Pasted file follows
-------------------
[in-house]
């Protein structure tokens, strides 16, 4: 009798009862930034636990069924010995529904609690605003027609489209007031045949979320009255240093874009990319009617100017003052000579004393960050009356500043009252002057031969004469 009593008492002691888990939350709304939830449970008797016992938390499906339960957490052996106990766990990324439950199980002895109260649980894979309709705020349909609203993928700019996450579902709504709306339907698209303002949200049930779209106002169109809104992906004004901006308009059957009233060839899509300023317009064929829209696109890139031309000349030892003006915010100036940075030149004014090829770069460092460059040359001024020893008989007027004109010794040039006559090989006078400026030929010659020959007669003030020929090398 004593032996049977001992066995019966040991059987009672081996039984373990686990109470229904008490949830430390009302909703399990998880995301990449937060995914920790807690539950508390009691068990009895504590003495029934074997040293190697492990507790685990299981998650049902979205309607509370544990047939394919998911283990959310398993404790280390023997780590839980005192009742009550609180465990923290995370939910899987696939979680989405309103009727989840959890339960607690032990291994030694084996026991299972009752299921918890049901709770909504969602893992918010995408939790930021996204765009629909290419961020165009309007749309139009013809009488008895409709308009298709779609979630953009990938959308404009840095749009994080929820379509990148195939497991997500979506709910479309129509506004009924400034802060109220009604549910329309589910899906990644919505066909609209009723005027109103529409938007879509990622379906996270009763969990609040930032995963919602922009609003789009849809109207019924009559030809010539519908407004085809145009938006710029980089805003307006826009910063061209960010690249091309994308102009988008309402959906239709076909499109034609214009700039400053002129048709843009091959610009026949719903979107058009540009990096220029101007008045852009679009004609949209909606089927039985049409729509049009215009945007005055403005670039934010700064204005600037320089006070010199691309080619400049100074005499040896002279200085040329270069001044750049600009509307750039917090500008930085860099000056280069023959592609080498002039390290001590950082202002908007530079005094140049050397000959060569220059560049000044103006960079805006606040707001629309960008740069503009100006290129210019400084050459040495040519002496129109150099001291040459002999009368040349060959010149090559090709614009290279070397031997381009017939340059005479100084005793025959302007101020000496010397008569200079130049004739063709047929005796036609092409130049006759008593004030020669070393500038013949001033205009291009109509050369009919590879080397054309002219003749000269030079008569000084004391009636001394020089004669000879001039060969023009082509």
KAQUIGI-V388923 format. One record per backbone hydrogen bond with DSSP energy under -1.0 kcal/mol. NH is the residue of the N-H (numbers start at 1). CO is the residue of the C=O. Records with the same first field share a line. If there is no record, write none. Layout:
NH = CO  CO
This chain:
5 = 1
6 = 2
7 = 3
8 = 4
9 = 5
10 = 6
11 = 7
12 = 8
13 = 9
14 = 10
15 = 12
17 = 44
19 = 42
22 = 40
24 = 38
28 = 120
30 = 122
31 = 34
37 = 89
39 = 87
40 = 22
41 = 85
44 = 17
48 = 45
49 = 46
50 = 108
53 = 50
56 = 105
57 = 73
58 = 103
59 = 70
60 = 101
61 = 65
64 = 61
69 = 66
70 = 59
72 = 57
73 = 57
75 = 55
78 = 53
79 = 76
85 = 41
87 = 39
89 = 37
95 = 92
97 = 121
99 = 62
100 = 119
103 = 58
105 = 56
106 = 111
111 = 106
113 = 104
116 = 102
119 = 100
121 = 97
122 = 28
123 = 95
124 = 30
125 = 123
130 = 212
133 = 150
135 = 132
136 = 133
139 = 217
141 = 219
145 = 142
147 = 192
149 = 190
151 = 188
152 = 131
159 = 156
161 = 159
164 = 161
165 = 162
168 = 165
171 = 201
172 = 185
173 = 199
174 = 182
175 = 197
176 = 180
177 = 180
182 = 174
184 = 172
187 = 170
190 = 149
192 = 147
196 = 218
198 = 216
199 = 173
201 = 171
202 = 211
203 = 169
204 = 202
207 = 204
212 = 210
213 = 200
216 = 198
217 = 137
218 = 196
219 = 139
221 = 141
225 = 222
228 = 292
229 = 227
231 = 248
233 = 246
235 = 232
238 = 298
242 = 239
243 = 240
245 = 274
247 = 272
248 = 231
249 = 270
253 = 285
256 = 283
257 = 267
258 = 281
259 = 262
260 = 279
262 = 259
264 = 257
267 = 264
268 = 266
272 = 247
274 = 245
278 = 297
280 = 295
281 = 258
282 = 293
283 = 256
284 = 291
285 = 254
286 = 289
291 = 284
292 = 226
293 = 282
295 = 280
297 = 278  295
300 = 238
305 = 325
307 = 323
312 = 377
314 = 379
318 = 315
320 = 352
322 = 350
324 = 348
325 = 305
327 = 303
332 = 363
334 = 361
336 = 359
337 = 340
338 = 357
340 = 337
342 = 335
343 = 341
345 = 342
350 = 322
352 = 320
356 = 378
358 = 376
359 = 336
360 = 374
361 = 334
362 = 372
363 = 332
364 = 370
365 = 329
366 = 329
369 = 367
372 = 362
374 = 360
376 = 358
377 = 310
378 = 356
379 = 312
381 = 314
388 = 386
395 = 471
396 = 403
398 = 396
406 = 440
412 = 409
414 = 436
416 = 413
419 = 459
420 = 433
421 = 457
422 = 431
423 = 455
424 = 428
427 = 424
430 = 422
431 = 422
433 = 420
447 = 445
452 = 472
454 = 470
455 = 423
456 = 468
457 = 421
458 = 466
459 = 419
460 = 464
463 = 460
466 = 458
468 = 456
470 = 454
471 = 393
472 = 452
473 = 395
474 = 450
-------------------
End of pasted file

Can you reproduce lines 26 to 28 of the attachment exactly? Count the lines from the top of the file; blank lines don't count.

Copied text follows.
40 = 22
41 = 85
44 = 17